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The problem of social democracy

Martin McIvor


As the diverse and divergent viewpoints collected in this issue indicate, it is in a broad, open and necessarily contested sense that this journal will interpret its new remit.


The disconnection of our political life from most people’s everyday interactions and concerns, much worried over today, is not a new problem. It can be traced back to the very emergence of the modern state. Social democracy originated as an attempt to bridge the gap.

Marrying, in more or less coherent ways, traditions of republican radicalism with the new collective agencies being thrown up by the industrial revolution, the first social democratic parties emerged in the later nineteenth century in response to the traumatic social dislocations and unprecedented economic polarisation then underway. Early social democracy was clearly distinguished from progressive liberalism by its anchorage in trade union and cooperative movements; but stood out against other socialist or working class tendencies by its strategic focus on conquering political power for the purpose of bringing the economy under some kind of democratic social control. Only against such a background, it was understood, could we secure for every human being their rightful freedom and capacity to flourish.

But this attempt to articulate social movements with electoral and governmental projects was always unstable, and the history of social democracy since the nineteenth century has been a problematic one, riven by fissures and splits, tainted by ambivalence and compromise. Combining vision with incremental progress has never been easy. Social democracy’s pragmatic alliances with the nation state and the capitalist economy have provoked compelling challenges from anti-imperialists, feminists, anti-racists, and environmentalists, and others who have exposed the ways in which social democracy can reproduce the pathologies of the society it sought to transform. For many it came to be identified with its absorption into shallow parliamentarism and deadening bureaucracy, and some of the most vibrant and creative political movements of the Cold War period defined themselves in opposition to it. And yet insofar as these currents sought to assert themselves as the democratic basis for a radically different kind of state, whose leverage over private power they still sought to harness, they could be seen as reproducing, or deepening, social democracy’s original problematic.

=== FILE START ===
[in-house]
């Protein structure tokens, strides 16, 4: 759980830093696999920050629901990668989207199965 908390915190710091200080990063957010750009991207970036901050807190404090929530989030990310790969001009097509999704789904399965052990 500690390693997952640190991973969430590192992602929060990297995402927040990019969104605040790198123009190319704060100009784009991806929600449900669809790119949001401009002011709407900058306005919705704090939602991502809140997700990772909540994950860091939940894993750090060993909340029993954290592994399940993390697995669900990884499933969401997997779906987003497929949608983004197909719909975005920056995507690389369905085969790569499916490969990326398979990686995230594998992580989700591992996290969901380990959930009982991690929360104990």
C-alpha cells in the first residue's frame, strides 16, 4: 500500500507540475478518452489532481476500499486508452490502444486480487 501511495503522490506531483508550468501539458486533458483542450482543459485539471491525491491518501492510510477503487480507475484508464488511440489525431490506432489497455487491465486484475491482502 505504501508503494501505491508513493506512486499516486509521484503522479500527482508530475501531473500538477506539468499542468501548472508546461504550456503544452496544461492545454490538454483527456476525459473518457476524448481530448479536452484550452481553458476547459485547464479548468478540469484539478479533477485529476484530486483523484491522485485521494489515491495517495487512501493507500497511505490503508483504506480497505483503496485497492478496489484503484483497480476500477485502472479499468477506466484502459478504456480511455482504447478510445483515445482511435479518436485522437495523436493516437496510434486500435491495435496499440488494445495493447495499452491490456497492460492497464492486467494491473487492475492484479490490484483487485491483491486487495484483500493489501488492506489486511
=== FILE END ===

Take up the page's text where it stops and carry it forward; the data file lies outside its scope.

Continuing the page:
Today actually existing social democracy stands accused of complicity with neo-liberalism and neo-conservatism, while the gains of its post-war ‘Golden Age’ seem at best to be eroding, at worst irrecoverably lost. And yet, as the contributors to this issue point out in various ways, the need to redistribute power and regain some kind of democratic collective control over our shared fate could not be more immediate. New economic inequalities are opening up, both within individual countries and internationally; spaces for community and care, and opportunities for shared experience, are becoming scarce; public institutions are weakening, or falling prey to private manipulation; risks of violent conflict, ecological crisis, even economic breakdown, are increasing. And, short of catastrophist imaginings, it is hard to see what headway can be made against this prospect without some kind of engagement with popular electoral politics and the possibilities of progressive governance and public policy. To that extent, social democracy, in its broadest and most open sense, still defines the political horizon for radical egalitarians, communitarians, and democrats today.


Combining for equality

But as the diverse and divergent viewpoints collected in this issue are intended to indicate, it is in this broad, open and necessarily contested sense that this journal will interpret its new remit to explore and develop the politics of social democracy. Social democracy not as a set of policies or institutions, nor even necessarily a tradition of ideas and practices, but as a problem that confronts us today, whatever we think of that history, and whatever use we make of it.

Central to social democracy, it can be argued, is the problem of mobilising collective agencies in the interests of a more thoroughgoing equality – empowering people by bringing them together. It is by acting in concert that the disenfranchised in any age have been able to shift the balance of power in their own favour. In the modern period this has meant countering and displacing the corruption of political process that social and economic inequalities will lead to, and turning the legislative power of the state against concentrations of private power in the name of a more inclusive collective interest.